While the notion that stress can cause the hair to fall out is a familiar one, many people are unsure whether there is an actual connection between thinning hair and stress, or if this idea is simply an “old wives tale.” The fact of the matter is that medical experts are not in full agreement about stress and hair loss, with some believing the connection between them to be definite, and others arguing that they are unrelated. To better understand the connection between thinning hair and stress, it is useful to examine the most common types of hair loss individually. These include “pattern” baldness, anagen effluvium, telogen effluvium, alopecia areata, and trichotillomania.
“Pattern” baldness refers to a gradual but permanent loss of hair that normally begins at the front of the hairline and proceeds backward. This type of hair loss is usually linked to genetic factors. Therefore, there is no known connection between stress and hair loss of this nature.
There are three key stages in the lifecycle of a hair: the anagen phase in which the hair grows, the telogen phase in which it rests, and the shedding phase in which it finally falls out. Anagen effluvium is the medical term used to describe the abnormal shedding of hairs that are still in the growth phase. Most often, anagen effluvium is caused by very aggressive medical treatments such as chemotherapy. While a patient undergoing such a treatment often experiences moderate to extreme stress, most physicians agree that it is the treatment itself rather than stress that causes this type of hair loss.
In other cases, many medical experts believe that there may be a connection between thinning hair and stress. The type of hair loss known as telogen effluvium occurs when an abnormally large amount of hair enters the resting phase and then falls out several weeks later. Some researchers believe that stress can be a potential trigger of this usually temporary condition. Others argue that only very severe stress, such as that which might follow an accident or a serious illness, could be potent enough to bring about telogen effluvium.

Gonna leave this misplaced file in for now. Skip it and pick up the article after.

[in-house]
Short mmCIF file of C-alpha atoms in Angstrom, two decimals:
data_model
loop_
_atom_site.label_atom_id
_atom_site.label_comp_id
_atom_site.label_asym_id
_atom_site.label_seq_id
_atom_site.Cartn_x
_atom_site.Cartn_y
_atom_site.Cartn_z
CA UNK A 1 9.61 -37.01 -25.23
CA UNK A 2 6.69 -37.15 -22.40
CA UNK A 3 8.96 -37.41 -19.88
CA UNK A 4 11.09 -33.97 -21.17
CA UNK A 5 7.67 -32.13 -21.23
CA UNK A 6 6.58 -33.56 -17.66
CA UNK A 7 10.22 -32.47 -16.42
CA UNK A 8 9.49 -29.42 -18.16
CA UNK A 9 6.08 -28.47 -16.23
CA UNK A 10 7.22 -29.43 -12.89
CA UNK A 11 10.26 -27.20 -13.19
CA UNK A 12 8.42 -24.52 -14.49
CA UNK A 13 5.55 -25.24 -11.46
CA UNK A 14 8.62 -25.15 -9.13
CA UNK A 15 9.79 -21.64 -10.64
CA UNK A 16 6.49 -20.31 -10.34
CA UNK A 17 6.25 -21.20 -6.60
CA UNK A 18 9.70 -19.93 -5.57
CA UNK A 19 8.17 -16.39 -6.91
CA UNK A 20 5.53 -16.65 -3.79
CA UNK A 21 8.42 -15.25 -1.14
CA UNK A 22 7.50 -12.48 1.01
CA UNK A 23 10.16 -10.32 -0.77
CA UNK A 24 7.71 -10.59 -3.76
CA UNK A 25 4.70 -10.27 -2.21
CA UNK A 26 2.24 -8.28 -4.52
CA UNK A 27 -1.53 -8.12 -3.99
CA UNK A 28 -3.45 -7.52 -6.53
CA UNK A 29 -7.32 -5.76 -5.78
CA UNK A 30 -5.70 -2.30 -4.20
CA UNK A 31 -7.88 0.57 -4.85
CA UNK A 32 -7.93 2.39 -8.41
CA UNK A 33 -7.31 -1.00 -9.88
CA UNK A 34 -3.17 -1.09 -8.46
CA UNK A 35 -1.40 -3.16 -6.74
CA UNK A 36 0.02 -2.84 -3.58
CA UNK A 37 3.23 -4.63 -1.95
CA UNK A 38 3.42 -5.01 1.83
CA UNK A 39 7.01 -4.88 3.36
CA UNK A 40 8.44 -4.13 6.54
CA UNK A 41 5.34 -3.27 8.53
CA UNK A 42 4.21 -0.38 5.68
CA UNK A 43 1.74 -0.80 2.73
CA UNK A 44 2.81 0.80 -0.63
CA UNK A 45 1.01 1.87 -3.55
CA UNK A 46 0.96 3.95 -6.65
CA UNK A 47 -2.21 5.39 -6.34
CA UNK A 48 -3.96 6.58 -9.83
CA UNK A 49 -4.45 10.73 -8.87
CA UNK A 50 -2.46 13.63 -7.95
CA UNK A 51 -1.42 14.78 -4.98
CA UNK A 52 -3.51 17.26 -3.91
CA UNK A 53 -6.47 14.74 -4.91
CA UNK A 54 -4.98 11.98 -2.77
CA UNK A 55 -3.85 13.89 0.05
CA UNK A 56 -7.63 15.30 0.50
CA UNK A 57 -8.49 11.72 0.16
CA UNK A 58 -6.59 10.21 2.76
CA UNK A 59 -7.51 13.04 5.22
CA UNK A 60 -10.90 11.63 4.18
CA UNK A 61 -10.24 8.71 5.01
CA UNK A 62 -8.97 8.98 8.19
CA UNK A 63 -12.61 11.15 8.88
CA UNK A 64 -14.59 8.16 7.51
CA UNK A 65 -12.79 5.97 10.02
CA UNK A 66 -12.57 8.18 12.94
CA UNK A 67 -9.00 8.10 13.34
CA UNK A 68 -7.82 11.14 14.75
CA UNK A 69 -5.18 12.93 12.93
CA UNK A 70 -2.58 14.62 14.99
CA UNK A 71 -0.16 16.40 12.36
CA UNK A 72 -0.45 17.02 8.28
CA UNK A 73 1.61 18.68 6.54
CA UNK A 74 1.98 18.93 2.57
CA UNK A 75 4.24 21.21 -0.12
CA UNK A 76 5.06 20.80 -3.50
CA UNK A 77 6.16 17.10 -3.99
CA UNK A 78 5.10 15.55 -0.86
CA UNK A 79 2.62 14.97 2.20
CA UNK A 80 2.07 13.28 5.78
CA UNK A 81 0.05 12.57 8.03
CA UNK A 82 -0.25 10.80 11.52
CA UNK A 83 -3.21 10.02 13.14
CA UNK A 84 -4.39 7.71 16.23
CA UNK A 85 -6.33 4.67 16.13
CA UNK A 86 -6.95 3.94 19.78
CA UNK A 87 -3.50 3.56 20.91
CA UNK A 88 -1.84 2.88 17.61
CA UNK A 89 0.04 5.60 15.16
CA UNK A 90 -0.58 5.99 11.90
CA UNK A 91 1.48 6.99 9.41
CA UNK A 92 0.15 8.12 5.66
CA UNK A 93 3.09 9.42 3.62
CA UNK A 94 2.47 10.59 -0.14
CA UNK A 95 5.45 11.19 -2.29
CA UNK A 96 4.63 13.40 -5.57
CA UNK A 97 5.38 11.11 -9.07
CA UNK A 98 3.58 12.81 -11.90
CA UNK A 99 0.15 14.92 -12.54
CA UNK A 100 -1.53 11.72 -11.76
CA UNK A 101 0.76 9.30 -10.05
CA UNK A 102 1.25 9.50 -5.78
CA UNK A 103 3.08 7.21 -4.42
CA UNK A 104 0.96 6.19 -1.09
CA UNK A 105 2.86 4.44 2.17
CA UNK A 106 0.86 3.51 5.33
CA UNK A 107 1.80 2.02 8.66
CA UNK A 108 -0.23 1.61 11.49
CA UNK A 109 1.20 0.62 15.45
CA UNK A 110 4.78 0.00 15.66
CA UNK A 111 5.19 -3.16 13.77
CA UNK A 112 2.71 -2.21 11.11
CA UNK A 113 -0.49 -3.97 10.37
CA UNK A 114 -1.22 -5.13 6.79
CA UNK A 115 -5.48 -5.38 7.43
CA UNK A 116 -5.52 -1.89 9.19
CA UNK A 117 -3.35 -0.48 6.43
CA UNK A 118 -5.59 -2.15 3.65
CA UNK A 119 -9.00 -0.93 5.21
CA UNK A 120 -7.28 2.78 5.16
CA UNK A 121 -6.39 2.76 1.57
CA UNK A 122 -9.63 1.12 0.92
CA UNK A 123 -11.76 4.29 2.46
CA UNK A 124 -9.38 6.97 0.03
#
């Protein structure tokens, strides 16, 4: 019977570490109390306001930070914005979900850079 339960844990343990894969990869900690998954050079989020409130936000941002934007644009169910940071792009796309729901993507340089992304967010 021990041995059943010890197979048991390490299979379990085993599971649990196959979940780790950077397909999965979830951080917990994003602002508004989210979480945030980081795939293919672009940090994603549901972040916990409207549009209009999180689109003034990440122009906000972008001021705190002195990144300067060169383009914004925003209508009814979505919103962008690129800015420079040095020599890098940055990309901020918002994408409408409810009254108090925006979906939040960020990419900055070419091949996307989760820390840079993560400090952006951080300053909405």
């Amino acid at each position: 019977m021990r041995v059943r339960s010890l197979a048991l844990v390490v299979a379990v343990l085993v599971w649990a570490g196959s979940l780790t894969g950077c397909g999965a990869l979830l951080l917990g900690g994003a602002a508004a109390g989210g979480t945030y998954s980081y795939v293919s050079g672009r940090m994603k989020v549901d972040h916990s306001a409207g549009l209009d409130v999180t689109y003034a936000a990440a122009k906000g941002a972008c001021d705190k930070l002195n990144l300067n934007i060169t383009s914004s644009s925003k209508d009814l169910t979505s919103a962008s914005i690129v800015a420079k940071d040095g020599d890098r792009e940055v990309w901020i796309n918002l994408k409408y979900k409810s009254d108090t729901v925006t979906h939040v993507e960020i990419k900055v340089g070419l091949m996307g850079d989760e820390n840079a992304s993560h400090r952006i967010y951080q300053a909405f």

Alopecia areata is a usually temporary disorder in which the immune system begins to attack the hair follicles, causing the hair to thin or even fall out completely. The exact causes of alopecia areata are unknown. Thus, medical opinion remains divided as to whether there is a connection between alopecia areata-related thinning hair and stress.
Finally, sometimes thinning hair can be caused by a condition known as trichotillomania. An individual who suffers from this condition compulsively rubs or pulls out hairs from his head, eyebrows, and other areas. Trichotillomania is a psychological disorder that can have many potential triggers. Many researchers believe that emotional stress may be one of these triggers.